Southland’s Dia de los Muertos events take on a life of their own

A ceramic skeleton figure is among the Day of the Dead, or Dia de los Muertos, merchandise in Olverita's Village on Olvera Street in downtown Los Angeles.
(Lawrence K. Ho, Los Angeles Times)

Dia de los Muertos is anything but dead, and it’s increasingly coming to life in Southern California in old and new ways.

With Mexico’s traditional Day of the Dead approaching, the number and kinds of events are growing in the Southland. Concert promoters, art galleries featuring Mexican folk art and merchants — big and small — are taking advantage of these celebrations and in some cases extending the merchandising of Halloween.

Once observed quietly in Latino communities, U.S. festivities are becoming more mainstream and, typically, louder and more visible than in years past. Corporations are getting more involved as sponsors and participants. Theme parks are adding Latino touches to their Halloween attractions. Party stores have amped up their offerings. And bakeries are already cooking up special treats.

PHOTOS: Dia de los Muertos


There’s no better place to see this growing U.S. interest than at Hollywood Forever Cemetery’s 13th annual Dia de los Muertos festival on Saturday. It includes a traditional procession, musical performances and more than 100 homemade altars set up to honor the dead. Organizers expect 20,000 people this year, up from 300 in the event’s first year.

“It’s something that has grown through a sort of overwhelming interest of the general public, not just Latinos but the greater L.A. County community,” said Jay Boileau, the cemetery’s executive vice president and cultural events director. “Its popularity exceeded our expectations. What started as a traditional event kept growing and growing.”

For the first time, multinational food giant Nestle has jumped into Day of the Dead festivities, partly as a way to promote Abuelita, its popular Mexican-style hot chocolate. Nestle is a sponsor of the Hollywood Forever Cemetery event, at which the company is serving free hot chocolate, and it has launched a marketing campaign involving Facebook and Pinterest social media websites.

“This year we’ve been very integrated around Dia de los Muertos,” said Juan Motta, head of emerging markets business for Nestle. “It’s a day that’s growing in terms of interest in this country both by bi-cultural Hispanics and the general community.”

Another major celebration takes place Nov. 2 in Boyle Heights, sponsored by the Boyle Heights art center Self Help Graphics & Art with co-sponsors such as Walt Disney Co. and Sony Pictures Entertainment. It’s one of the longest-running Day of the Dead celebrations in the nation, and for years it has also featured an elaborate procession, this year starting in Mariachi Plaza. The art center also has displays with life-size papier-mache skeletons.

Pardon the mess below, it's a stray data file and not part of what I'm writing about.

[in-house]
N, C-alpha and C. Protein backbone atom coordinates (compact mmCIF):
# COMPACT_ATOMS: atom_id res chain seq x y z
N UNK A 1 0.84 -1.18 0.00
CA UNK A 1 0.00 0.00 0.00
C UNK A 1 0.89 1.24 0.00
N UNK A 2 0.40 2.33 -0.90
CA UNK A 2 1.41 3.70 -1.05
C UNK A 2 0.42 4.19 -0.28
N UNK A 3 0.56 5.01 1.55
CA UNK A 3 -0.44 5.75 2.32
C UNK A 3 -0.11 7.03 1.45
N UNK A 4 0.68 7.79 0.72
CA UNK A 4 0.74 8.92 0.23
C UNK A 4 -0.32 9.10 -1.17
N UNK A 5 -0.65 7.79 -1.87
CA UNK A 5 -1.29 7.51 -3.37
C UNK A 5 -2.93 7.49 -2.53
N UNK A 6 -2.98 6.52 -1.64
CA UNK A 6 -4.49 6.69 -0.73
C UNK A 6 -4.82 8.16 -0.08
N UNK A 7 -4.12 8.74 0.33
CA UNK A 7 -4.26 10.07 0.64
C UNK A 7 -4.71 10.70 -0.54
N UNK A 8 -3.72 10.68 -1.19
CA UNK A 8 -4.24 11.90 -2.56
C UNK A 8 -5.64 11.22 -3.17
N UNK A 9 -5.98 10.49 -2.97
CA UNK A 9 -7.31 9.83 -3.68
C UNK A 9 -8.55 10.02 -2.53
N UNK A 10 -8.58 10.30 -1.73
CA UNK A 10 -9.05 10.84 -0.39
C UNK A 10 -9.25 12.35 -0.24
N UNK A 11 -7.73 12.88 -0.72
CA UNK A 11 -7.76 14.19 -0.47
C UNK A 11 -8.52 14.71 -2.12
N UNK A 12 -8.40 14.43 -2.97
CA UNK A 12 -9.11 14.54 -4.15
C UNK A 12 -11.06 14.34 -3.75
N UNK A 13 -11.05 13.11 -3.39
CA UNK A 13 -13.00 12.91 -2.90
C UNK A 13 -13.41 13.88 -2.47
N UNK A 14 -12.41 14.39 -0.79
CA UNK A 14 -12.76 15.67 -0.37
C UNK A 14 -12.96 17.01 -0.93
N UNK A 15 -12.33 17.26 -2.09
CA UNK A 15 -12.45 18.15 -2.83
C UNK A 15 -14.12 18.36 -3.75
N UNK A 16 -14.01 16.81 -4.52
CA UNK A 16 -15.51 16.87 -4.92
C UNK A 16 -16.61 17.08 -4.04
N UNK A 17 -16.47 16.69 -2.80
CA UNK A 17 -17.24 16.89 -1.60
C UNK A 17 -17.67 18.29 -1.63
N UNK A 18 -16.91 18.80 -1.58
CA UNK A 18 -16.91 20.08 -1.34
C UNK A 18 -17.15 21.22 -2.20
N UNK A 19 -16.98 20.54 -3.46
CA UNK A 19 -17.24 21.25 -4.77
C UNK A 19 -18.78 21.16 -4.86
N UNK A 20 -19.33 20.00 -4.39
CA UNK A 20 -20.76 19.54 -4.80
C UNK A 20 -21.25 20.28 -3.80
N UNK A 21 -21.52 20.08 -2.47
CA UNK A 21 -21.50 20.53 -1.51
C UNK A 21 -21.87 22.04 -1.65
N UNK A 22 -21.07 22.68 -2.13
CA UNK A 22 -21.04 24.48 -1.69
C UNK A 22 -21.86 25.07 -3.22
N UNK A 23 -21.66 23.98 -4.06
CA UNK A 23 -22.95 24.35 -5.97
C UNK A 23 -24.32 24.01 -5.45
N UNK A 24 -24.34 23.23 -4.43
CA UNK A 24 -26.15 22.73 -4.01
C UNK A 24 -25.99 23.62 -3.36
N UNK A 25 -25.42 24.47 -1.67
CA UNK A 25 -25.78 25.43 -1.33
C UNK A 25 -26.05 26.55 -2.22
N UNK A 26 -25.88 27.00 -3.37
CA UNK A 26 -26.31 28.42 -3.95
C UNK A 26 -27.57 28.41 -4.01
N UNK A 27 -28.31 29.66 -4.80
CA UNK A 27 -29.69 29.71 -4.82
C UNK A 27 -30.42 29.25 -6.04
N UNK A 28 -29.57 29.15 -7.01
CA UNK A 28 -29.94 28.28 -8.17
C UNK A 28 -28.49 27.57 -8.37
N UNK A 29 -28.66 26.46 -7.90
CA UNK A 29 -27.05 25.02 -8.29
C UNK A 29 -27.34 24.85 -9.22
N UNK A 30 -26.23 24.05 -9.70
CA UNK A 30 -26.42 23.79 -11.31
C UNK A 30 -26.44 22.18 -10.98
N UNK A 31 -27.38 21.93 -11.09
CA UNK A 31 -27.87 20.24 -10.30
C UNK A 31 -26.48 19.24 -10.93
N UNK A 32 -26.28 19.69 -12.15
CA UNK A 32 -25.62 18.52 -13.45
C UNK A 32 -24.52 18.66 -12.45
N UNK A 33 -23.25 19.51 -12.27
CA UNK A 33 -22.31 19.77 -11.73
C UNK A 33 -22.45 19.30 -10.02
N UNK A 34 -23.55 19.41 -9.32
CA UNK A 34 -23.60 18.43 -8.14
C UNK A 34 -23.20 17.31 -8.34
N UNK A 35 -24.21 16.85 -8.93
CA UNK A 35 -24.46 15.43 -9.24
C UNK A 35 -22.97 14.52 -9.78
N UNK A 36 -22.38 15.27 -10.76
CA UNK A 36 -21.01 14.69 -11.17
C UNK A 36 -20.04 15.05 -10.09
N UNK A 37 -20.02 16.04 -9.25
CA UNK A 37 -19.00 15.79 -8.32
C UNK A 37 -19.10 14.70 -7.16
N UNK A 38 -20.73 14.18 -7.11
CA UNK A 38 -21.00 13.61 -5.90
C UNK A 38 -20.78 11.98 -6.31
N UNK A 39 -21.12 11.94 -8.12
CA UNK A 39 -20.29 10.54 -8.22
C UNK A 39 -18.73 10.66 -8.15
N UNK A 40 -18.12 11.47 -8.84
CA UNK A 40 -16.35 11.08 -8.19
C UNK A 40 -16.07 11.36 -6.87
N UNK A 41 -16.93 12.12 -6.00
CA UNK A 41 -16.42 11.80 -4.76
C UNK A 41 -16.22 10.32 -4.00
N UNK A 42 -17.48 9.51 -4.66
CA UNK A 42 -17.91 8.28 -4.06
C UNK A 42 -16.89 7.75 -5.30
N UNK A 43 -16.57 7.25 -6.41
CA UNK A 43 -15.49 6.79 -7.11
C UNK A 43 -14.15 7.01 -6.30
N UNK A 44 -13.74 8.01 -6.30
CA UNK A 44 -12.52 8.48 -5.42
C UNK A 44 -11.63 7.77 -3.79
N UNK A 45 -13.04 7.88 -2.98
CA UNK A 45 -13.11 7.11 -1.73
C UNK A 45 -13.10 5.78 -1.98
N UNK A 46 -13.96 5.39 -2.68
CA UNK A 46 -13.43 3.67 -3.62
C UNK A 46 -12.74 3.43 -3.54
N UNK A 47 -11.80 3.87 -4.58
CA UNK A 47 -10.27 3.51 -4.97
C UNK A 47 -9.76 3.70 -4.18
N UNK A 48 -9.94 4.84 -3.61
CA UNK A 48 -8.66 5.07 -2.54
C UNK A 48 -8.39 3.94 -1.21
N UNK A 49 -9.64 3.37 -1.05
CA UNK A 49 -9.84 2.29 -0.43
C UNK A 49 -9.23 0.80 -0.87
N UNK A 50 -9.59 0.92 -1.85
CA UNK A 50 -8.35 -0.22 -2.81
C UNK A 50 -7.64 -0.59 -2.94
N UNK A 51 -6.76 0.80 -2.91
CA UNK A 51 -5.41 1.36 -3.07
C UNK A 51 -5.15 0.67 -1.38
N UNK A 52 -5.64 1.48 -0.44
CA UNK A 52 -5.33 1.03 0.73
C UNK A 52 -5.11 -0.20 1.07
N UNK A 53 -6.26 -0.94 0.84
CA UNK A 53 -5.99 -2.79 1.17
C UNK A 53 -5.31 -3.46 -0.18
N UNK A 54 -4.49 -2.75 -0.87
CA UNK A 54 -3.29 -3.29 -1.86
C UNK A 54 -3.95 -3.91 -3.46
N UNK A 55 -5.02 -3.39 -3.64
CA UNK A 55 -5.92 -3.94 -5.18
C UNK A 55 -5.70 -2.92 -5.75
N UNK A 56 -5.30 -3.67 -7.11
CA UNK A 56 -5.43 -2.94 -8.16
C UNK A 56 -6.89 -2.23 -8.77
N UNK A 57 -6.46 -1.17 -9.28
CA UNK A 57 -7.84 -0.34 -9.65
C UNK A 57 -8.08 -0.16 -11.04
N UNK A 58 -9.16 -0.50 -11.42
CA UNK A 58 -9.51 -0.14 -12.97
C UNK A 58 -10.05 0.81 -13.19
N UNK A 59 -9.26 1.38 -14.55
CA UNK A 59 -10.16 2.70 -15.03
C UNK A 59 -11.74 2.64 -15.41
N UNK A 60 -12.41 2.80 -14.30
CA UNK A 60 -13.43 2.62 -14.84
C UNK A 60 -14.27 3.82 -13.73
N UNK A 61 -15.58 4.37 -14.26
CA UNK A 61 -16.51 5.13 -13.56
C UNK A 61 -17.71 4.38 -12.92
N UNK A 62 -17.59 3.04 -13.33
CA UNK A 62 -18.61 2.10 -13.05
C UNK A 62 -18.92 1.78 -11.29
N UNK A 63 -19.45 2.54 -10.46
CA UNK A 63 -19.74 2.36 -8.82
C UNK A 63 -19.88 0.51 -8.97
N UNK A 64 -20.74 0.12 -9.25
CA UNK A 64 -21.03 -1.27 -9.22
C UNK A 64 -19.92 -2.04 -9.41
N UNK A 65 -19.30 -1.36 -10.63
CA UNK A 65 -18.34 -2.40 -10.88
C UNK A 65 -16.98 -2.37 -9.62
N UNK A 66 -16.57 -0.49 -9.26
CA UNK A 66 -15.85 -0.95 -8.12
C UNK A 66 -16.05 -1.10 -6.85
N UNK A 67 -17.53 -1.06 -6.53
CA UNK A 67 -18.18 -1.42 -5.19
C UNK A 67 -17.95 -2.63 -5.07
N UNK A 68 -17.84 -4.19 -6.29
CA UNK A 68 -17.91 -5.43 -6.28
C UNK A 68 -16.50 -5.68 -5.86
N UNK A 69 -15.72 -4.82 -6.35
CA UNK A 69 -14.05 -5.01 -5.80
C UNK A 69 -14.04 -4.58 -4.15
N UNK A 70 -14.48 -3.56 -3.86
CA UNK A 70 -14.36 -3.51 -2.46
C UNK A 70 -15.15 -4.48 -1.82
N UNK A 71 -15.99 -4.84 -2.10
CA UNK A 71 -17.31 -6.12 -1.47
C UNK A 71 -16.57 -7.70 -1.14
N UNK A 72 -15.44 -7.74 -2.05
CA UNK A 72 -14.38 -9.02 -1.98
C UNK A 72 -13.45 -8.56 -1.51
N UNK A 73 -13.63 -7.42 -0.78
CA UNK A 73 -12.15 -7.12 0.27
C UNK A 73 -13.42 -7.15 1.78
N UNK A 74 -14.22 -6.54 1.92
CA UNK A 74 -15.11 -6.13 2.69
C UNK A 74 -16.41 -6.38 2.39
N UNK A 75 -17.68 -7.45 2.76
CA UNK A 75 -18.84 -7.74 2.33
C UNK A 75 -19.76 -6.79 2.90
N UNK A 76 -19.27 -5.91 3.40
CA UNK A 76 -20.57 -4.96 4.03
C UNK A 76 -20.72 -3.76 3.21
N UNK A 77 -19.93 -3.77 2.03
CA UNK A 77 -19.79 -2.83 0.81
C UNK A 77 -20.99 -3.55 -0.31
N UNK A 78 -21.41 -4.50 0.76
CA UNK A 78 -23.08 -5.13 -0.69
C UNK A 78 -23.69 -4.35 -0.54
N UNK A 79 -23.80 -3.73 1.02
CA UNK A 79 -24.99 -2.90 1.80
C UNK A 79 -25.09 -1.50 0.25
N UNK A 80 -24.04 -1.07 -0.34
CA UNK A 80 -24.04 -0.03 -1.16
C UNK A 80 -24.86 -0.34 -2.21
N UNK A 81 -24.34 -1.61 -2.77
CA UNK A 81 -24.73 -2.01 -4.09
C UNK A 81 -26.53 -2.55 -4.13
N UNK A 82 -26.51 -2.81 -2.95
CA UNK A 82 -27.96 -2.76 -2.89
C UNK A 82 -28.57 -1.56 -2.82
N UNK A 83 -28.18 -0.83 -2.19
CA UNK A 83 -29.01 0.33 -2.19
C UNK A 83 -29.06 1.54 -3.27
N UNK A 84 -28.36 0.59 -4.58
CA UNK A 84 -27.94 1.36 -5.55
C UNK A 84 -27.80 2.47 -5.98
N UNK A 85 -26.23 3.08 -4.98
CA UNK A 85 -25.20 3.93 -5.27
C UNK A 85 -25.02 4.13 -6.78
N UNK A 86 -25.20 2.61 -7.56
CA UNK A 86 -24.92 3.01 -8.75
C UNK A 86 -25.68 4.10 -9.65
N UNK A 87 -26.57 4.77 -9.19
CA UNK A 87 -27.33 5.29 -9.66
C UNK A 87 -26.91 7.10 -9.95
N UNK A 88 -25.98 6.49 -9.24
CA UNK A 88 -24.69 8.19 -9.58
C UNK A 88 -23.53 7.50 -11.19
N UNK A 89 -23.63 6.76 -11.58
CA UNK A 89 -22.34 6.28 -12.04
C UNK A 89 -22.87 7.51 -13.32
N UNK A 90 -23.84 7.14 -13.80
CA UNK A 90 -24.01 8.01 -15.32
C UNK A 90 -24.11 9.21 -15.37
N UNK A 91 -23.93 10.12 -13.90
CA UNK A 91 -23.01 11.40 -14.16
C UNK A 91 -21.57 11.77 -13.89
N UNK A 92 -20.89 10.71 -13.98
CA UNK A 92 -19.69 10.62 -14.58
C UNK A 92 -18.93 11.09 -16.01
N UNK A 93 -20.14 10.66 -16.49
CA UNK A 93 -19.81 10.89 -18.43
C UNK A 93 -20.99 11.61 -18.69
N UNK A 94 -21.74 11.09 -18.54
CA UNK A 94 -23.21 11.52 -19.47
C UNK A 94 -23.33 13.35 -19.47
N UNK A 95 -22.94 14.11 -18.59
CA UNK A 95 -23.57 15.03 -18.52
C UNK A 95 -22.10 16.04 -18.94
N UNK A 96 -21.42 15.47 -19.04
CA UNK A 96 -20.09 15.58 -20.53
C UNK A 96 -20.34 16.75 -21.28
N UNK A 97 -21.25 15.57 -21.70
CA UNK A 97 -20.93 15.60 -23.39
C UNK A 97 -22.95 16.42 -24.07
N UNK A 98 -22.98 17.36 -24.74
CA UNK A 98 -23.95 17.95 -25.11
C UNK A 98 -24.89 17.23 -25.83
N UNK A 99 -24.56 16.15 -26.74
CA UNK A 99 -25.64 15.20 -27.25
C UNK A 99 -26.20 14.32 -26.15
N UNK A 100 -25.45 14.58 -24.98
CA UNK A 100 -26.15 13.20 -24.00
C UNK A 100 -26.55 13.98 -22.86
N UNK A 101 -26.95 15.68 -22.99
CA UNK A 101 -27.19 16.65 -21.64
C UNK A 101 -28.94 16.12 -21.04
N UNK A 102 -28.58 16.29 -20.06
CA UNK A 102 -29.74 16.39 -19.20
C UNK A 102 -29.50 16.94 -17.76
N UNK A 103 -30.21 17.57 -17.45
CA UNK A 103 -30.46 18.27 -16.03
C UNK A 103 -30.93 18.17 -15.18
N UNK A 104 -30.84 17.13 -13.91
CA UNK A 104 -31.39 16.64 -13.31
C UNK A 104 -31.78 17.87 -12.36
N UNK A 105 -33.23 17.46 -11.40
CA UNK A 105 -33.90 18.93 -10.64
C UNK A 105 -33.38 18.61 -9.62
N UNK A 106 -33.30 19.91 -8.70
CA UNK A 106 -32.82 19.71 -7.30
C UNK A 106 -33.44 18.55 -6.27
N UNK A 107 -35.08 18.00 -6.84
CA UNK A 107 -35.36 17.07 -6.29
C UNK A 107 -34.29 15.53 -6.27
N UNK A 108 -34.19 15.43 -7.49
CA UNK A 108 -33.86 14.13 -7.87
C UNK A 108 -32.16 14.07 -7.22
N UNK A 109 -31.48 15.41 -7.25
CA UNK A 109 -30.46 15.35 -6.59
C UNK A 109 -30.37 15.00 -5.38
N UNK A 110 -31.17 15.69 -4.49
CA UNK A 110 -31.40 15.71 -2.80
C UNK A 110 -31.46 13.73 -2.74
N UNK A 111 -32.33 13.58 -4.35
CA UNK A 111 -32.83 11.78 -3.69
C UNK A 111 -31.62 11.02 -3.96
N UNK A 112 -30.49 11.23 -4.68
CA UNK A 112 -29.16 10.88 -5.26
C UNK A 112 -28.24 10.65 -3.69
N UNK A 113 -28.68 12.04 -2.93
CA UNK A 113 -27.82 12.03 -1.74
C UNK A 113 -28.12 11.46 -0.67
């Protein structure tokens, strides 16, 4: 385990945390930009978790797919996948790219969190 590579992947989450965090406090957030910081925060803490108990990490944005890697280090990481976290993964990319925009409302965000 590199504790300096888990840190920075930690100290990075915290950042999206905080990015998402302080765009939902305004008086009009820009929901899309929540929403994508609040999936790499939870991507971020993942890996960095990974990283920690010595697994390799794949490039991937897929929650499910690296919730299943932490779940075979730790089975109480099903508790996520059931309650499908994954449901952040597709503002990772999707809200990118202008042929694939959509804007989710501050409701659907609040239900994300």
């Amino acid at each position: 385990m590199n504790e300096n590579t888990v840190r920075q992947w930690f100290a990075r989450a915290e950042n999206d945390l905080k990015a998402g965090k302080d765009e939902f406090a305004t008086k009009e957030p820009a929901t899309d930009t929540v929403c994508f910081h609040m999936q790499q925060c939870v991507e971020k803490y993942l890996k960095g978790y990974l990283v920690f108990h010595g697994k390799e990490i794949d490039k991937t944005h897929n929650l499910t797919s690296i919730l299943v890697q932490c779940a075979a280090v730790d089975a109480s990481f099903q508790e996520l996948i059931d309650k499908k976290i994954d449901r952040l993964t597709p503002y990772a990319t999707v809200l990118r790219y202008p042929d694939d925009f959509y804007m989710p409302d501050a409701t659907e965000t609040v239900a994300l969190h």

Before the Los Angeles event started in the early 1970s it was mostly celebrated at local homes, but Mexican American artists saw the holiday as an opportunity to explore their identity, Self Help Graphics Executive Director Evonne Gallardo said.

“It’s evolved,” Gallardo said. “Today, it’s much less looking to Mexico for how it’s expressed and celebrated and more reflective of what it’s like for a Chicano or recent arrival to L.A.”

Everywhere you go next week watch for sugar skulls, brightly colored paper decorations and the omnipresent skeleton statues in many poses and involved in many activities. These folk art figurines are often put on display by people commemorating their departed relatives. The figures have seen explosive growth in all kinds of media, including sugary treats and tattoos. Often they blend in with Halloween decorations.


It’s all a part of activities that have grown out of the Roman Catholic celebration of All Saints’ Day on Nov. 1 and All Souls’ Day on Nov. 2. Activities begin with Halloween on Oct. 31, also known as All Hallows’ Eve. Day of the Dead festivities follow for the next two days.

With increasing involvement of corporations and the proliferation of merchandise, some worry about over-commercialization of a once more serious holiday.

“I never want it to become what Christmas, Easter and Halloween have become,” said Gallardo, “which is a total disconnect from the spiritual reason why we celebrate.”

Rochelle Newman-Carrasco, chief Latino marketing strategist for marketing firm Walton Isaacson, agreed. “It should be about sharing cultural insights in a respectful way and not trivializing it,” she said.


Regina Marchi, author of the 2009 book “Day of the Dead in the USA: The Migration and Transformation of a Cultural Phenomenon,” said many people have the misconception that the holiday was commercialized in the U.S. and that in Mexico it’s a pure, authentic ritual.

“In reality it became incredibly commercialized in Mexico before it became commercialized here,” Marchi said. “It’s definitely not something that’s worse in the U.S. The commercialization is taking place on both sides.”

Business is booming not only in the United States but around the world, said Angela Villalba, who operates Her Reign Trading Co., which distributes more than 1,000 Day of the Dead-related items including the popular sugar skull mold, last year moved from Rosemead to Santa Rosa in Northern California.

Villalba said she’s amazed at how the observances have evolved. She noted that there are now even Day of the Dead-themed weddings and altars built to beloved dead pets.


Dia de los Muertos, she said, “is the newest American holiday.”

PHOTOS: Dia de los Muertos